finger-to-nose test

finger-to-nose test

Neurology A test of voluntary motor function in which the person being tested is asked to slowly touch his nose with an extended index finger; the FTNT is used to evaluate coordination, and is altered in the face of cerebellar defects. See Heel-knee test.

finger-to-nose test

A test of cerebellar function wherein the patient is asked, while keeping the eyes open, to touch the nose with the finger and remove the finger, and repeat this rapidly. The test is done by using a finger of each hand successively or in concert. How fast and well this is done is recorded. This test assesses the function of the cerebellum.
References in periodicals archive ?
Postural or kinetic tremors can be assessed by stretching the arms and performing a finger-to-nose test. A resting tremor can indicate parkinsonism; intention tremor may indicate a cerebellar lesion.
No dysmetria was noted on the finger-to-nose test, but heel or toe gait was impaired.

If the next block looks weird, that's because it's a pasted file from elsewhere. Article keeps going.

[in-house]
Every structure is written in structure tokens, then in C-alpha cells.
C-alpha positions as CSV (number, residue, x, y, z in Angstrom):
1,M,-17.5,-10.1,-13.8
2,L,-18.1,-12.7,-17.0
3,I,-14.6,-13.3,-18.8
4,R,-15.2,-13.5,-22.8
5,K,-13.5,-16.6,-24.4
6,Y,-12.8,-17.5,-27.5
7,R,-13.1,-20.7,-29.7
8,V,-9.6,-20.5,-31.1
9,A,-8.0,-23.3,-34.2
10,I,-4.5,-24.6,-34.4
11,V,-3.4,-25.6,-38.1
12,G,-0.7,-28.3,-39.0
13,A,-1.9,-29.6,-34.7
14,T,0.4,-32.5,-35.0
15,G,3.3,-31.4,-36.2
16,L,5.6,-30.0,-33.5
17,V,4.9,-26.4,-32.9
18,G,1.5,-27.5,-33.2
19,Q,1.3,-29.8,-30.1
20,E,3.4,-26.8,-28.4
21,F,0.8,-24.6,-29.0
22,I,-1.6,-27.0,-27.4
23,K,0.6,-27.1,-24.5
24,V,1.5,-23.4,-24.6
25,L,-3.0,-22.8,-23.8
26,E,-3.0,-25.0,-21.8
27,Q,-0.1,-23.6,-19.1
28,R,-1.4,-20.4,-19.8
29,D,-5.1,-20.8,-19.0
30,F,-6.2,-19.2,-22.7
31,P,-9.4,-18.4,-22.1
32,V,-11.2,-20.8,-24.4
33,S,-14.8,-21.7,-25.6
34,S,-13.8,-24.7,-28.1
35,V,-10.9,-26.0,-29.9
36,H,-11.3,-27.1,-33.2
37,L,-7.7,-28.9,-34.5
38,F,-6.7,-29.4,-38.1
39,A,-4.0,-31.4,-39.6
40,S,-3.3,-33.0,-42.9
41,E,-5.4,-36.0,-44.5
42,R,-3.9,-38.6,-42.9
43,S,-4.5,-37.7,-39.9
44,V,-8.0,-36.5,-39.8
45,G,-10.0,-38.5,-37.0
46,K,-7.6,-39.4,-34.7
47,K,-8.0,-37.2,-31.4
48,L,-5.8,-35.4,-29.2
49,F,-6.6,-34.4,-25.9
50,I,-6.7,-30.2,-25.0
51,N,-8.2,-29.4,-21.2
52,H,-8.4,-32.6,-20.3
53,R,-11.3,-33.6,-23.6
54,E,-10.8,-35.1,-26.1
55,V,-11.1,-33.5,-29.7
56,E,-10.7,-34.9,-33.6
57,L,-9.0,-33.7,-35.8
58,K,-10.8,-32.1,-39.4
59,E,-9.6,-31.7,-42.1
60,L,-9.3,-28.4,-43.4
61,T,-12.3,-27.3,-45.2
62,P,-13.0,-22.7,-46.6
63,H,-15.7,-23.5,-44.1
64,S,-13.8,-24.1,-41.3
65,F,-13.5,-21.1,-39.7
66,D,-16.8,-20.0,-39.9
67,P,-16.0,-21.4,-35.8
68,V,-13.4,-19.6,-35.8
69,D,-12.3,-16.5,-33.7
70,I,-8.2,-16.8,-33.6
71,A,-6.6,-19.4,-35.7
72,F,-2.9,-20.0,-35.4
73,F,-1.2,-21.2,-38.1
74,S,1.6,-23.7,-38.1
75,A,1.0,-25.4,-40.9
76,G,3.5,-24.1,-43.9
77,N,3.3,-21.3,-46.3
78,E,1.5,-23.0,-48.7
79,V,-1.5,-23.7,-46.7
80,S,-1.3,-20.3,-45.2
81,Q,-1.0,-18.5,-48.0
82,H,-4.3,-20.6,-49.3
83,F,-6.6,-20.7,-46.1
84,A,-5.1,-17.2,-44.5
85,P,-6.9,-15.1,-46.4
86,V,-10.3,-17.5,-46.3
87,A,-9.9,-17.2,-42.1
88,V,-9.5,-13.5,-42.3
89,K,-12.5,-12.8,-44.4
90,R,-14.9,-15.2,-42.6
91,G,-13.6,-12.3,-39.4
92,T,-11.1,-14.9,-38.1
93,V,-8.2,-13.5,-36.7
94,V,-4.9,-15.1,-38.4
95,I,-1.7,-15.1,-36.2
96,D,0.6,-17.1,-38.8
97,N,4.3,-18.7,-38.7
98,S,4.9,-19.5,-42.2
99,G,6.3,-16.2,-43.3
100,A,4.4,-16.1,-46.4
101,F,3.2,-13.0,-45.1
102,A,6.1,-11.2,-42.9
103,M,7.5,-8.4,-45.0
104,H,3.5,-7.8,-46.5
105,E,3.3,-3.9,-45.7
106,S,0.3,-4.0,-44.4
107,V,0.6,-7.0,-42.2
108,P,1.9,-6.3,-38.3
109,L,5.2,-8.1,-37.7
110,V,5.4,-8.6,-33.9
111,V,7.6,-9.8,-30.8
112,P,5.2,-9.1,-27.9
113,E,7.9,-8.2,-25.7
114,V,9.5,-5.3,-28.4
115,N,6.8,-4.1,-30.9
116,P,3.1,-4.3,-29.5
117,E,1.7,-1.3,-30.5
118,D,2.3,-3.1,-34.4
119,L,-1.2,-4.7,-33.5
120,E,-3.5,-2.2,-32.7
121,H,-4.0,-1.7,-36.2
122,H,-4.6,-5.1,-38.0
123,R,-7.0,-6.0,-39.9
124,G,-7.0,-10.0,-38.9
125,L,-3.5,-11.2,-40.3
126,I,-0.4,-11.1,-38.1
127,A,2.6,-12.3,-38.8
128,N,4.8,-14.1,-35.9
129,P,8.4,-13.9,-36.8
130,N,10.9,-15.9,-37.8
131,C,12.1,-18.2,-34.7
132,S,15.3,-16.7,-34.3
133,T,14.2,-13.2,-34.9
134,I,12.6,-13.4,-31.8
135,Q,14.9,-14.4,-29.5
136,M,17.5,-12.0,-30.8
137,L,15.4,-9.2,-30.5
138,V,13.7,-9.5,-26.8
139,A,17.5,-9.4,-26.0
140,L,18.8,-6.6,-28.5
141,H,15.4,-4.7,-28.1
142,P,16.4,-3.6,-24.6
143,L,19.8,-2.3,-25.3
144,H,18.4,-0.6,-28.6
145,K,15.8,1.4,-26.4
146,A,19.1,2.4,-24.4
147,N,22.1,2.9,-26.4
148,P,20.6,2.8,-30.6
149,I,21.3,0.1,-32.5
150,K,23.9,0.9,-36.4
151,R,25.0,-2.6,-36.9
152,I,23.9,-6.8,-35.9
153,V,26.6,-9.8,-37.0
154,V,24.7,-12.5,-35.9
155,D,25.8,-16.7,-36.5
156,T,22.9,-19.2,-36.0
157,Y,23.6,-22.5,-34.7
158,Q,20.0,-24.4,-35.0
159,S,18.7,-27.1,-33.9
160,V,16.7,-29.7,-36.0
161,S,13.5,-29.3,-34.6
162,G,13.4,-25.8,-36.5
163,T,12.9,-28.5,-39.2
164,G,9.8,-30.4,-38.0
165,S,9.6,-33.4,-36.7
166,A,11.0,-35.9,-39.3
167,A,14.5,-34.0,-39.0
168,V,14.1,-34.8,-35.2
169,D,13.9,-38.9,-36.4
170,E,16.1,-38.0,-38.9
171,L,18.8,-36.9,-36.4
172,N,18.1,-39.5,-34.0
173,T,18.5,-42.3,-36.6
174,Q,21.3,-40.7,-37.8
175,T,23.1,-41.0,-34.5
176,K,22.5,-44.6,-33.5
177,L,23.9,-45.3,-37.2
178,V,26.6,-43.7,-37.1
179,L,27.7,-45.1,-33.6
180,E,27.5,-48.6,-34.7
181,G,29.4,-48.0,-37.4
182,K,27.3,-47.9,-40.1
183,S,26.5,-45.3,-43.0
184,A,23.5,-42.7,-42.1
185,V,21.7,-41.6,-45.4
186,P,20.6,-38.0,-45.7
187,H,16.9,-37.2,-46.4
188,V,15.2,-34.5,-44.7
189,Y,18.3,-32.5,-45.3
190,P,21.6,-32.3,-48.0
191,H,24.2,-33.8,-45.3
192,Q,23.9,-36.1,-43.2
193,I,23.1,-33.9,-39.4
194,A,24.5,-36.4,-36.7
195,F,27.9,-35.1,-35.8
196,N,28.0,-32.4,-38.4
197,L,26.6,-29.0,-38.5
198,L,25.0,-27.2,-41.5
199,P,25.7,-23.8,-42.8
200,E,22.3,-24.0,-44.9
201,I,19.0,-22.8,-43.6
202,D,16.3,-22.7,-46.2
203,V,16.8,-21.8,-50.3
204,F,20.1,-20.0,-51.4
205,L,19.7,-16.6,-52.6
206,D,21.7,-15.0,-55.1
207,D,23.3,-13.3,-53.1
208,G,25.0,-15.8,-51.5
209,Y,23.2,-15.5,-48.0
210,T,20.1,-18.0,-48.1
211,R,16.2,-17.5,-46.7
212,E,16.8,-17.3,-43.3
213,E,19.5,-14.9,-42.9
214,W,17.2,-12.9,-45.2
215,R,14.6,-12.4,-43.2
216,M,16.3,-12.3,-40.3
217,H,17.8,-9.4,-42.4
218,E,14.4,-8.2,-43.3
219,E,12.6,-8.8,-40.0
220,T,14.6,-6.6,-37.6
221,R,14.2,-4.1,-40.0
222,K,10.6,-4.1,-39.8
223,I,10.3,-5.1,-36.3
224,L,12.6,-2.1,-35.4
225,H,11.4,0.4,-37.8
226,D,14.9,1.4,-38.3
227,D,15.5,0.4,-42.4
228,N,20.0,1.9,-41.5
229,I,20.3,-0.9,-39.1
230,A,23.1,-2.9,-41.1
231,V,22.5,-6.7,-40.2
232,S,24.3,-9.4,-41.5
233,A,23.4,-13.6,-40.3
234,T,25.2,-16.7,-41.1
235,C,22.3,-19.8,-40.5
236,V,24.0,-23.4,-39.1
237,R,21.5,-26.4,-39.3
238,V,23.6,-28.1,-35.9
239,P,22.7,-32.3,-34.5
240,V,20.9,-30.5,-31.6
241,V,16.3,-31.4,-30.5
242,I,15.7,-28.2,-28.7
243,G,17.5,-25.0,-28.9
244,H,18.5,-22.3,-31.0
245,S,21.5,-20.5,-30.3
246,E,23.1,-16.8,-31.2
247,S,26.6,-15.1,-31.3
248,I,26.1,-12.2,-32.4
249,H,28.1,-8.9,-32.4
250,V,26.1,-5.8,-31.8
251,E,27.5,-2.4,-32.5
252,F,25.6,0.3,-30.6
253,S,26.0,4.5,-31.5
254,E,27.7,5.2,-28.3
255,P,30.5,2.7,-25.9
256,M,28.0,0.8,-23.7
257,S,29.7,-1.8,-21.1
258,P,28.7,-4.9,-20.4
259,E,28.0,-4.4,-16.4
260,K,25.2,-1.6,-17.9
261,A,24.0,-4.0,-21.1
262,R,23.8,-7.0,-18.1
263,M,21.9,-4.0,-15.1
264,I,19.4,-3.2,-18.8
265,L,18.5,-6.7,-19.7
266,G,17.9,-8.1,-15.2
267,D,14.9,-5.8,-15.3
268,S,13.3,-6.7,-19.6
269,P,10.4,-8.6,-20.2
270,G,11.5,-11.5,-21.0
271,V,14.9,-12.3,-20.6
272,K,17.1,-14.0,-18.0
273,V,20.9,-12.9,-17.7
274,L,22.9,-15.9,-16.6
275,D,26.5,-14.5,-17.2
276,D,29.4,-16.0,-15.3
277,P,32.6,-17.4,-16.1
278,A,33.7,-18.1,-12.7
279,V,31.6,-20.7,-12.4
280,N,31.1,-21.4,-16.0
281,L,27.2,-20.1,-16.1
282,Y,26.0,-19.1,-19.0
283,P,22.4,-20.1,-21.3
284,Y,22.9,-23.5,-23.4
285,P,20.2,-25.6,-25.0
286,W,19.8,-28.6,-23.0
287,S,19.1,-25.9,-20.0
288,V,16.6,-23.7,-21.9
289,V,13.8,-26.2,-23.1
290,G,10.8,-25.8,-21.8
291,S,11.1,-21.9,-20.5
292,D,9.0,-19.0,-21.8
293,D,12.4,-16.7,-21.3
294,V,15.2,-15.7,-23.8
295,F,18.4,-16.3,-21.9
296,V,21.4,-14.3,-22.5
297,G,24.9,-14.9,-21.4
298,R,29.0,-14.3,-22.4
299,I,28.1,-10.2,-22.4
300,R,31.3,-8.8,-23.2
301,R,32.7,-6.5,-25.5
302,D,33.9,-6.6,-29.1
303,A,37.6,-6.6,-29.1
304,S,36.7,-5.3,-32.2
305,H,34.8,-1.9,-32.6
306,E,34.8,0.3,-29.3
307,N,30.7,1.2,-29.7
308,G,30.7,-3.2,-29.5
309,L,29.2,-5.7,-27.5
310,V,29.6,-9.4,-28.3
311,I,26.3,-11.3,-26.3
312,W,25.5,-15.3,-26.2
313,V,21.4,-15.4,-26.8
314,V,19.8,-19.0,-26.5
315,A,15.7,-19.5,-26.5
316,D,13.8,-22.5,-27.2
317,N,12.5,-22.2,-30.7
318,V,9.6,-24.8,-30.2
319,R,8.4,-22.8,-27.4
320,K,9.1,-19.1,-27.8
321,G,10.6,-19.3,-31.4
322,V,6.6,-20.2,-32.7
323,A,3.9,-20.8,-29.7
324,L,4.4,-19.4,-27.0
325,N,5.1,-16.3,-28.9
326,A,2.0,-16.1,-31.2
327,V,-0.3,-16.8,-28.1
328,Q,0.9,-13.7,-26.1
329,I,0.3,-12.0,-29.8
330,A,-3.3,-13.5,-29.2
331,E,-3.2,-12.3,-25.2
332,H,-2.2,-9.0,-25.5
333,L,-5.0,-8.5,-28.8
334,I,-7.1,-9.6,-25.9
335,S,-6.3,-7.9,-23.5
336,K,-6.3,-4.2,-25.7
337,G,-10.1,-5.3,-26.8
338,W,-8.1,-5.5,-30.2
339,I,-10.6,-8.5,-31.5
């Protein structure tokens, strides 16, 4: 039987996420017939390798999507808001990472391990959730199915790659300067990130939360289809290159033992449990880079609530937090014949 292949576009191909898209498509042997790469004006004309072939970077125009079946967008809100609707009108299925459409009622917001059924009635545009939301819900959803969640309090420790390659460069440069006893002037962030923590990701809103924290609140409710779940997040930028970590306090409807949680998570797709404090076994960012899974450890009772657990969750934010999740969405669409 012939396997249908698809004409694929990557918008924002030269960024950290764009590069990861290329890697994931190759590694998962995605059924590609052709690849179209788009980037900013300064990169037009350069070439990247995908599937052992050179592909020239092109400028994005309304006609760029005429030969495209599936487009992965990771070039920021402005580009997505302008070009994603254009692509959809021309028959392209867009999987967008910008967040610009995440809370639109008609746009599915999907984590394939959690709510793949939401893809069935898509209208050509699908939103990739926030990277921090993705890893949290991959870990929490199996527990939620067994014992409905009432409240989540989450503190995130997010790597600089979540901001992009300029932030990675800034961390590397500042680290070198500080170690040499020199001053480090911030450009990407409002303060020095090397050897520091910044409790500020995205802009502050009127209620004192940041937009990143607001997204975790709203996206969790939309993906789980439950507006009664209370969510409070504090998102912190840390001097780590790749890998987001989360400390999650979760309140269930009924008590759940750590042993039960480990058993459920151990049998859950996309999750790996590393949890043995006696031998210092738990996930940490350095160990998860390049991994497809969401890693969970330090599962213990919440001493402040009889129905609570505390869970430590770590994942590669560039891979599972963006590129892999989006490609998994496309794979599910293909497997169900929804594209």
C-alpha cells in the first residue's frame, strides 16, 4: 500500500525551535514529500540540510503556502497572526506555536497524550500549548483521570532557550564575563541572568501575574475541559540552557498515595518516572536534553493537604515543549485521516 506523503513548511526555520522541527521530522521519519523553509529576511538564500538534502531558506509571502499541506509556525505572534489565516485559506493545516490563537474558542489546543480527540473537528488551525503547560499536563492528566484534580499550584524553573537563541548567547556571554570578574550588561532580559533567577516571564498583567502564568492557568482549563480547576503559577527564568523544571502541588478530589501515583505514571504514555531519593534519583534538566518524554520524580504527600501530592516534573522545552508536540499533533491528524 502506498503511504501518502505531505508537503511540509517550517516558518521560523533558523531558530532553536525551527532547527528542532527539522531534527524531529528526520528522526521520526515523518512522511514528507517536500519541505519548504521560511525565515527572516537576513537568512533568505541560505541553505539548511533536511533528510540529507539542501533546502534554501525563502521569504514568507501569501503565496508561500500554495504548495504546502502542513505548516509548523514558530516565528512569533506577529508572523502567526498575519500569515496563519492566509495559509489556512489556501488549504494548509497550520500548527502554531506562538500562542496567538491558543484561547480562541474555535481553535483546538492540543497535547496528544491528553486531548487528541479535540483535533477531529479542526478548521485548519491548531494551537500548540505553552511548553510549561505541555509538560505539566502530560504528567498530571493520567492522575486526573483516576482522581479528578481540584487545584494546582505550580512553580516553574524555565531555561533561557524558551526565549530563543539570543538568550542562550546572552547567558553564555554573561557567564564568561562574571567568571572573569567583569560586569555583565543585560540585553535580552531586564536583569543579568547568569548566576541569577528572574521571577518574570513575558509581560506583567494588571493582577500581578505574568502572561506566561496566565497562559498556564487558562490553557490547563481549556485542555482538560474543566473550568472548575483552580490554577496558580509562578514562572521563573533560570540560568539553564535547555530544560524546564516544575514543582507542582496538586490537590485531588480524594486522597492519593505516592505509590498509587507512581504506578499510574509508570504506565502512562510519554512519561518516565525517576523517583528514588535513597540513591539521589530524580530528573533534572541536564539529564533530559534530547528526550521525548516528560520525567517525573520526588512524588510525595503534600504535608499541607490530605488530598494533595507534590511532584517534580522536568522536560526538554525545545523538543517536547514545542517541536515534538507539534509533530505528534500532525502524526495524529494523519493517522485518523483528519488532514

Fellow law student Nina Mainy tried the finger-to-nose test, and again she managed the task quite easily.
Reliability of the scores for the finger-to-nose test in adults with traumatic brain injury.
A neurologic examination of the proband indicated normal mental status, dysarthria, nystagmus, no gag reflex, finger-to-nose test (+), heel-knee-tibia test (+), adiadochokinesia, Romberg sign (−), without pyramidal or extrapyramidal signs and a normal sensory system.
A neurologic examination of the proband indicated normal mental status, dysarthria, visual acuity below light sense, dull gag reflex, finger-to-nose test (+), heel-knee-tibia test (+), Romberg sign (+), tendon reflex active, Babinski sign (+), no extrapyramidal signs, and an affected sensory system.
The patient had impaired finger-to-nose tests, positive Holmes rebound phenomena and mildly impaired alternating movements.
Some police departments are trying to improve those odds: The Colorado State Patrol employs specialized drug recognition experts armed with a 12-step protocol that includes one-leg stands, finger-to-nose tests, and checking for "a lack of ocular convergence." Although Colorado does not have a legal limit on blood THC levels, it wins convictions on 90 percent of its drugged-driving cases.